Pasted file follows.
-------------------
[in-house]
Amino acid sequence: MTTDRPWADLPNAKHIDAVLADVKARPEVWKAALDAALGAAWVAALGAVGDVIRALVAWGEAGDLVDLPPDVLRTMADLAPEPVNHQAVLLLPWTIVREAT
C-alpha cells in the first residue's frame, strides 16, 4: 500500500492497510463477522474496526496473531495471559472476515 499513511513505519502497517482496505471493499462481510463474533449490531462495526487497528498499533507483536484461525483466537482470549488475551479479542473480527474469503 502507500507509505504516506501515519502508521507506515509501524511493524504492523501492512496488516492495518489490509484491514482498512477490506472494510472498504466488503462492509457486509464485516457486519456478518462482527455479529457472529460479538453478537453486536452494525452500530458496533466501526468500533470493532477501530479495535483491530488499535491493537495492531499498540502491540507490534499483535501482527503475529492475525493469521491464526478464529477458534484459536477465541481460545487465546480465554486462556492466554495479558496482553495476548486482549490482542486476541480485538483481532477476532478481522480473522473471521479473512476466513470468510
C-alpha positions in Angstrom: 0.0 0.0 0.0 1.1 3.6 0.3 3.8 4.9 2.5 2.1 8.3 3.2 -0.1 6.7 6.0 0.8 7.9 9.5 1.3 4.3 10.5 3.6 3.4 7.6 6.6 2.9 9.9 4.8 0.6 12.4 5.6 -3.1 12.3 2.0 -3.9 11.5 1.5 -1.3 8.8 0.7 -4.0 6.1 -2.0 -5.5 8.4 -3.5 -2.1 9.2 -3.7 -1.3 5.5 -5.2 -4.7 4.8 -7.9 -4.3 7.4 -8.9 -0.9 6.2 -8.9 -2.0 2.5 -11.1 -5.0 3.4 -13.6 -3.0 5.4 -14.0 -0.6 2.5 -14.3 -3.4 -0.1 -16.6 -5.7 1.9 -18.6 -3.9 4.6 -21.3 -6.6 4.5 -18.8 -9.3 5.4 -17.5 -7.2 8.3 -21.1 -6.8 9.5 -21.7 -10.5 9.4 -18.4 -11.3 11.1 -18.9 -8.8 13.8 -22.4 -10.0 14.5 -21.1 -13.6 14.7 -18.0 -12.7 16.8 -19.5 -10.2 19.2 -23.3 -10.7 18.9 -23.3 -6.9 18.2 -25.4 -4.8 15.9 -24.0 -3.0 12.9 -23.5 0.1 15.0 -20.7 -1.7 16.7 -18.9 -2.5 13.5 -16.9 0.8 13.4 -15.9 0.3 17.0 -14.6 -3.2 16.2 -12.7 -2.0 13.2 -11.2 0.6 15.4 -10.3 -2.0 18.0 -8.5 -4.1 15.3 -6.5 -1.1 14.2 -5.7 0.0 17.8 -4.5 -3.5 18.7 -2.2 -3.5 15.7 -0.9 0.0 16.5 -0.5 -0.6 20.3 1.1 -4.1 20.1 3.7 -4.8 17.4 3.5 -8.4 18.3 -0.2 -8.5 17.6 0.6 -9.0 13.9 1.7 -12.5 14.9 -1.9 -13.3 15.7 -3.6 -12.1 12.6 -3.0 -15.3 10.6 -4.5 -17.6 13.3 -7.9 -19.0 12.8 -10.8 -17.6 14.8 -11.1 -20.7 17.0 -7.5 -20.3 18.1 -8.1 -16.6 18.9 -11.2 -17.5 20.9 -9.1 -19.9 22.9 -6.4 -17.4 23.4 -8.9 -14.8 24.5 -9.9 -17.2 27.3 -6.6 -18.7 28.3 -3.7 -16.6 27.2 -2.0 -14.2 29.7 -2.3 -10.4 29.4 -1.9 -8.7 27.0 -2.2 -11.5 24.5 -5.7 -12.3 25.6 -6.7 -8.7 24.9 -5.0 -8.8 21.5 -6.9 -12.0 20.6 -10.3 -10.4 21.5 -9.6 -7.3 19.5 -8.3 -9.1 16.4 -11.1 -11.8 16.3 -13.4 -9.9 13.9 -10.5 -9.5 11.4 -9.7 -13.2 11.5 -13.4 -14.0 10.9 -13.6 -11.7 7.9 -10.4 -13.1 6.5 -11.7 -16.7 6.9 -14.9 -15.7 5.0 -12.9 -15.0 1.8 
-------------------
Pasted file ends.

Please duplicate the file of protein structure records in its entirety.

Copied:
[in-house]
Amino acid sequence: MTTDRPWADLPNAKHIDAVLADVKARPEVWKAALDAALGAAWVAALGAVGDVIRALVAWGEAGDLVDLPPDVLRTMADLAPEPVNHQAVLLLPWTIVREAT
C-alpha cells in the first residue's frame, strides 16, 4: 500500500492497510463477522474496526496473531495471559472476515 499513511513505519502497517482496505471493499462481510463474533449490531462495526487497528498499533507483536484461525483466537482470549488475551479479542473480527474469503 502507500507509505504516506501515519502508521507506515509501524511493524504492523501492512496488516492495518489490509484491514482498512477490506472494510472498504466488503462492509457486509464485516457486519456478518462482527455479529457472529460479538453478537453486536452494525452500530458496533466501526468500533470493532477501530479495535483491530488499535491493537495492531499498540502491540507490534499483535501482527503475529492475525493469521491464526478464529477458534484459536477465541481460545487465546480465554486462556492466554495479558496482553495476548486482549490482542486476541480485538483481532477476532478481522480473522473471521479473512476466513470468510
C-alpha positions in Angstrom: 0.0 0.0 0.0 1.1 3.6 0.3 3.8 4.9 2.5 2.1 8.3 3.2 -0.1 6.7 6.0 0.8 7.9 9.5 1.3 4.3 10.5 3.6 3.4 7.6 6.6 2.9 9.9 4.8 0.6 12.4 5.6 -3.1 12.3 2.0 -3.9 11.5 1.5 -1.3 8.8 0.7 -4.0 6.1 -2.0 -5.5 8.4 -3.5 -2.1 9.2 -3.7 -1.3 5.5 -5.2 -4.7 4.8 -7.9 -4.3 7.4 -8.9 -0.9 6.2 -8.9 -2.0 2.5 -11.1 -5.0 3.4 -13.6 -3.0 5.4 -14.0 -0.6 2.5 -14.3 -3.4 -0.1 -16.6 -5.7 1.9 -18.6 -3.9 4.6 -21.3 -6.6 4.5 -18.8 -9.3 5.4 -17.5 -7.2 8.3 -21.1 -6.8 9.5 -21.7 -10.5 9.4 -18.4 -11.3 11.1 -18.9 -8.8 13.8 -22.4 -10.0 14.5 -21.1 -13.6 14.7 -18.0 -12.7 16.8 -19.5 -10.2 19.2 -23.3 -10.7 18.9 -23.3 -6.9 18.2 -25.4 -4.8 15.9 -24.0 -3.0 12.9 -23.5 0.1 15.0 -20.7 -1.7 16.7 -18.9 -2.5 13.5 -16.9 0.8 13.4 -15.9 0.3 17.0 -14.6 -3.2 16.2 -12.7 -2.0 13.2 -11.2 0.6 15.4 -10.3 -2.0 18.0 -8.5 -4.1 15.3 -6.5 -1.1 14.2 -5.7 0.0 17.8 -4.5 -3.5 18.7 -2.2 -3.5 15.7 -0.9 0.0 16.5 -0.5 -0.6 20.3 1.1 -4.1 20.1 3.7 -4.8 17.4 3.5 -8.4 18.3 -0.2 -8.5 17.6 0.6 -9.0 13.9 1.7 -12.5 14.9 -1.9 -13.3 15.7 -3.6 -12.1 12.6 -3.0 -15.3 10.6 -4.5 -17.6 13.3 -7.9 -19.0 12.8 -10.8 -17.6 14.8 -11.1 -20.7 17.0 -7.5 -20.3 18.1 -8.1 -16.6 18.9 -11.2 -17.5 20.9 -9.1 -19.9 22.9 -6.4 -17.4 23.4 -8.9 -14.8 24.5 -9.9 -17.2 27.3 -6.6 -18.7 28.3 -3.7 -16.6 27.2 -2.0 -14.2 29.7 -2.3 -10.4 29.4 -1.9 -8.7 27.0 -2.2 -11.5 24.5 -5.7 -12.3 25.6 -6.7 -8.7 24.9 -5.0 -8.8 21.5 -6.9 -12.0 20.6 -10.3 -10.4 21.5 -9.6 -7.3 19.5 -8.3 -9.1 16.4 -11.1 -11.8 16.3 -13.4 -9.9 13.9 -10.5 -9.5 11.4 -9.7 -13.2 11.5 -13.4 -14.0 10.9 -13.6 -11.7 7.9 -10.4 -13.1 6.5 -11.7 -16.7 6.9 -14.9 -15.7 5.0 -12.9 -15.0 1.8 